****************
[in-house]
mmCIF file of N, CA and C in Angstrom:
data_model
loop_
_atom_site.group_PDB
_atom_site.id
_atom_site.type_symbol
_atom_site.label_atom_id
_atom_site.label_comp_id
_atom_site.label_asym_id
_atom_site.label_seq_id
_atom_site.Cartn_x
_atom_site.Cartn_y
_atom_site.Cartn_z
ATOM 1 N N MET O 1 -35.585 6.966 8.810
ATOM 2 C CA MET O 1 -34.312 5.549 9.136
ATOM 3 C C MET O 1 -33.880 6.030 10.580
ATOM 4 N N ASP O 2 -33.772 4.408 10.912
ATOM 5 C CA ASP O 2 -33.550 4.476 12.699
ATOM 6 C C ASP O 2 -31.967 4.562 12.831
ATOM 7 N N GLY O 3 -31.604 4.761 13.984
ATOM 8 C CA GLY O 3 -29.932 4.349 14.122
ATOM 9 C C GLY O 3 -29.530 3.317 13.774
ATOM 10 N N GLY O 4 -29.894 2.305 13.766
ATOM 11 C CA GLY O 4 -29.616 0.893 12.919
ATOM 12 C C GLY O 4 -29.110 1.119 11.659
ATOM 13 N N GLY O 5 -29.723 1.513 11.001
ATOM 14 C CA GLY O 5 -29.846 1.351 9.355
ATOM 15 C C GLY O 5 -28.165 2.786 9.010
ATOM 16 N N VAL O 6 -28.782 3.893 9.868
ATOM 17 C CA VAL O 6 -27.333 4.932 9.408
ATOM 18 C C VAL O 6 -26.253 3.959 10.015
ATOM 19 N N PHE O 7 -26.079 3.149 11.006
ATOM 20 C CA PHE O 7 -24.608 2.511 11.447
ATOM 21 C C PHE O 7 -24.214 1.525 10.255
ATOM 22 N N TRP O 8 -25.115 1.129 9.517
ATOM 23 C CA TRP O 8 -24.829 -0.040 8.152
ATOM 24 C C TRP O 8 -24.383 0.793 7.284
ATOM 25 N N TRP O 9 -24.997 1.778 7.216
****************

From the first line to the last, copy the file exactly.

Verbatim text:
[in-house]
mmCIF file of N, CA and C in Angstrom:
data_model
loop_
_atom_site.group_PDB
_atom_site.id
_atom_site.type_symbol
_atom_site.label_atom_id
_atom_site.label_comp_id
_atom_site.label_asym_id
_atom_site.label_seq_id
_atom_site.Cartn_x
_atom_site.Cartn_y
_atom_site.Cartn_z
ATOM 1 N N MET O 1 -35.585 6.966 8.810
ATOM 2 C CA MET O 1 -34.312 5.549 9.136
ATOM 3 C C MET O 1 -33.880 6.030 10.580
ATOM 4 N N ASP O 2 -33.772 4.408 10.912
ATOM 5 C CA ASP O 2 -33.550 4.476 12.699
ATOM 6 C C ASP O 2 -31.967 4.562 12.831
ATOM 7 N N GLY O 3 -31.604 4.761 13.984
ATOM 8 C CA GLY O 3 -29.932 4.349 14.122
ATOM 9 C C GLY O 3 -29.530 3.317 13.774
ATOM 10 N N GLY O 4 -29.894 2.305 13.766
ATOM 11 C CA GLY O 4 -29.616 0.893 12.919
ATOM 12 C C GLY O 4 -29.110 1.119 11.659
ATOM 13 N N GLY O 5 -29.723 1.513 11.001
ATOM 14 C CA GLY O 5 -29.846 1.351 9.355
ATOM 15 C C GLY O 5 -28.165 2.786 9.010
ATOM 16 N N VAL O 6 -28.782 3.893 9.868
ATOM 17 C CA VAL O 6 -27.333 4.932 9.408
ATOM 18 C C VAL O 6 -26.253 3.959 10.015
ATOM 19 N N PHE O 7 -26.079 3.149 11.006
ATOM 20 C CA PHE O 7 -24.608 2.511 11.447
ATOM 21 C C PHE O 7 -24.214 1.525 10.255
ATOM 22 N N TRP O 8 -25.115 1.129 9.517
ATOM 23 C CA TRP O 8 -24.829 -0.040 8.152
ATOM 24 C C TRP O 8 -24.383 0.793 7.284
ATOM 25 N N TRP O 9 -24.997 1.778 7.216